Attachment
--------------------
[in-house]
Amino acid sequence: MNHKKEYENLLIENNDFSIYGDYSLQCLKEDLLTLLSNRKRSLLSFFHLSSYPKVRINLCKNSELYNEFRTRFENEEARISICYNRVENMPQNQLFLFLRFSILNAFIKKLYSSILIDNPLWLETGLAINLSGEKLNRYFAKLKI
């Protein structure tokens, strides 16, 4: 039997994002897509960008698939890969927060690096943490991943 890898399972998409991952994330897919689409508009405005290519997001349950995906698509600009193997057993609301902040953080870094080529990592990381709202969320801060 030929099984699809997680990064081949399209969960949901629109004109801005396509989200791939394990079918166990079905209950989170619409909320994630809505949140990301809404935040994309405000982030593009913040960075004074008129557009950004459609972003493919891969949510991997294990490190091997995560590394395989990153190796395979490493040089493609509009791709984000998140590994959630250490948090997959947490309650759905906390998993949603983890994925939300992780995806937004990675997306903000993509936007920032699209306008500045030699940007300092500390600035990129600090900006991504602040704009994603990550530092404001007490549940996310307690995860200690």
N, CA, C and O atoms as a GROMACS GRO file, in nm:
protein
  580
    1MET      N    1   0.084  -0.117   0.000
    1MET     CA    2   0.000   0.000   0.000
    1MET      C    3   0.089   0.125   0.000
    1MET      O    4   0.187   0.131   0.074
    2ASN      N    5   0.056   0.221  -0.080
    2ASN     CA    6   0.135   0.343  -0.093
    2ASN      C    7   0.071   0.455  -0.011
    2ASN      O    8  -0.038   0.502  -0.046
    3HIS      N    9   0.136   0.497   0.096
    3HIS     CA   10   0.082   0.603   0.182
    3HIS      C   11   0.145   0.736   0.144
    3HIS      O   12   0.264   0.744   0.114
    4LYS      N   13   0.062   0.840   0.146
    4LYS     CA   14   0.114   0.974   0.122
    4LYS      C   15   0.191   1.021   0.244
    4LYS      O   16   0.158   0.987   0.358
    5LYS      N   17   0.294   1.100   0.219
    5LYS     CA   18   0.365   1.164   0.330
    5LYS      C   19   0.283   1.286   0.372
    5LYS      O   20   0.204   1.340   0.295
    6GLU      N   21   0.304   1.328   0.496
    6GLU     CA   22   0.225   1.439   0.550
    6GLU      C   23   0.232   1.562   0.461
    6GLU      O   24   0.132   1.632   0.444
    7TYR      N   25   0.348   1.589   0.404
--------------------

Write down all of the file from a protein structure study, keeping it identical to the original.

[in-house]
Amino acid sequence: MNHKKEYENLLIENNDFSIYGDYSLQCLKEDLLTLLSNRKRSLLSFFHLSSYPKVRINLCKNSELYNEFRTRFENEEARISICYNRVENMPQNQLFLFLRFSILNAFIKKLYSSILIDNPLWLETGLAINLSGEKLNRYFAKLKI
């Protein structure tokens, strides 16, 4: 039997994002897509960008698939890969927060690096943490991943 890898399972998409991952994330897919689409508009405005290519997001349950995906698509600009193997057993609301902040953080870094080529990592990381709202969320801060 030929099984699809997680990064081949399209969960949901629109004109801005396509989200791939394990079918166990079905209950989170619409909320994630809505949140990301809404935040994309405000982030593009913040960075004074008129557009950004459609972003493919891969949510991997294990490190091997995560590394395989990153190796395979490493040089493609509009791709984000998140590994959630250490948090997959947490309650759905906390998993949603983890994925939300992780995806937004990675997306903000993509936007920032699209306008500045030699940007300092500390600035990129600090900006991504602040704009994603990550530092404001007490549940996310307690995860200690």
N, CA, C and O atoms as a GROMACS GRO file, in nm:
protein
  580
    1MET      N    1   0.084  -0.117   0.000
    1MET     CA    2   0.000   0.000   0.000
    1MET      C    3   0.089   0.125   0.000
    1MET      O    4   0.187   0.131   0.074
    2ASN      N    5   0.056   0.221  -0.080
    2ASN     CA    6   0.135   0.343  -0.093
    2ASN      C    7   0.071   0.455  -0.011
    2ASN      O    8  -0.038   0.502  -0.046
    3HIS      N    9   0.136   0.497   0.096
    3HIS     CA   10   0.082   0.603   0.182
    3HIS      C   11   0.145   0.736   0.144
    3HIS      O   12   0.264   0.744   0.114
    4LYS      N   13   0.062   0.840   0.146
    4LYS     CA   14   0.114   0.974   0.122
    4LYS      C   15   0.191   1.021   0.244
    4LYS      O   16   0.158   0.987   0.358
    5LYS      N   17   0.294   1.100   0.219
    5LYS     CA   18   0.365   1.164   0.330
    5LYS      C   19   0.283   1.286   0.372
    5LYS      O   20   0.204   1.340   0.295
    6GLU      N   21   0.304   1.328   0.496
    6GLU     CA   22   0.225   1.439   0.550
    6GLU      C   23   0.232   1.562   0.461
    6GLU      O   24   0.132   1.632   0.444
    7TYR      N   25   0.348   1.589   0.404